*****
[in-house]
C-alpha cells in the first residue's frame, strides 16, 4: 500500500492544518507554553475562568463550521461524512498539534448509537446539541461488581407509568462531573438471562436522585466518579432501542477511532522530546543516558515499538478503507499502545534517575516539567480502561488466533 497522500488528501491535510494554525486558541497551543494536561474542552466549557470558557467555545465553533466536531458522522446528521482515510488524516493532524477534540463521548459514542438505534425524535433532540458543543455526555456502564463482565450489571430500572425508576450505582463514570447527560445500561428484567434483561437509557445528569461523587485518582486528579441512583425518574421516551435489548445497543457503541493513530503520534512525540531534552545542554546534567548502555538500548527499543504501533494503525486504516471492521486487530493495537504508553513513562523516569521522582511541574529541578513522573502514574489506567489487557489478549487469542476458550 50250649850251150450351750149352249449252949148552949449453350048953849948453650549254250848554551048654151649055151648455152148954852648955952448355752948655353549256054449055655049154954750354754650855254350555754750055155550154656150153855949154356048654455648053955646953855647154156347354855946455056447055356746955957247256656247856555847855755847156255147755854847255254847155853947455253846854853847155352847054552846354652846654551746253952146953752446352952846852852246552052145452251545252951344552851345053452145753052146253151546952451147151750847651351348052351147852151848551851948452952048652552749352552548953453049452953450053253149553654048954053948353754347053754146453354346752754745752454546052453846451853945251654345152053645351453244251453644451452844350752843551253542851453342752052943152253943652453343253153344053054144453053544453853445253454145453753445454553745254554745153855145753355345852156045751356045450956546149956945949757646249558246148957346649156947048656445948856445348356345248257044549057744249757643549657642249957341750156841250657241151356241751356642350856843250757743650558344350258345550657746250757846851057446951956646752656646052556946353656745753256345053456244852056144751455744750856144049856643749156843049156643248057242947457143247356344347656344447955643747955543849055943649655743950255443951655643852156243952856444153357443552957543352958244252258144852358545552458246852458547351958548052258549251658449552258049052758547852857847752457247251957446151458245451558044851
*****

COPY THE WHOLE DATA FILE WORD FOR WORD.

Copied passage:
[in-house]
C-alpha cells in the first residue's frame, strides 16, 4: 500500500492544518507554553475562568463550521461524512498539534448509537446539541461488581407509568462531573438471562436522585466518579432501542477511532522530546543516558515499538478503507499502545534517575516539567480502561488466533 497522500488528501491535510494554525486558541497551543494536561474542552466549557470558557467555545465553533466536531458522522446528521482515510488524516493532524477534540463521548459514542438505534425524535433532540458543543455526555456502564463482565450489571430500572425508576450505582463514570447527560445500561428484567434483561437509557445528569461523587485518582486528579441512583425518574421516551435489548445497543457503541493513530503520534512525540531534552545542554546534567548502555538500548527499543504501533494503525486504516471492521486487530493495537504508553513513562523516569521522582511541574529541578513522573502514574489506567489487557489478549487469542476458550 50250649850251150450351750149352249449252949148552949449453350048953849948453650549254250848554551048654151649055151648455152148954852648955952448355752948655353549256054449055655049154954750354754650855254350555754750055155550154656150153855949154356048654455648053955646953855647154156347354855946455056447055356746955957247256656247856555847855755847156255147755854847255254847155853947455253846854853847155352847054552846354652846654551746253952146953752446352952846852852246552052145452251545252951344552851345053452145753052146253151546952451147151750847651351348052351147852151848551851948452952048652552749352552548953453049452953450053253149553654048954053948353754347053754146453354346752754745752454546052453846451853945251654345152053645351453244251453644451452844350752843551253542851453342752052943152253943652453343253153344053054144453053544453853445253454145453753445454553745254554745153855145753355345852156045751356045450956546149956945949757646249558246148957346649156947048656445948856445348356345248257044549057744249757643549657642249957341750156841250657241151356241751356642350856843250757743650558344350258345550657746250757846851057446951956646752656646052556946353656745753256345053456244852056144751455744750856144049856643749156843049156643248057242947457143247356344347656344447955643747955543849055943649655743950255443951655643852156243952856444153357443552957543352958244252258144852358545552458246852458547351958548052258549251658449552258049052758547852857847752457247251957446151458245451558044851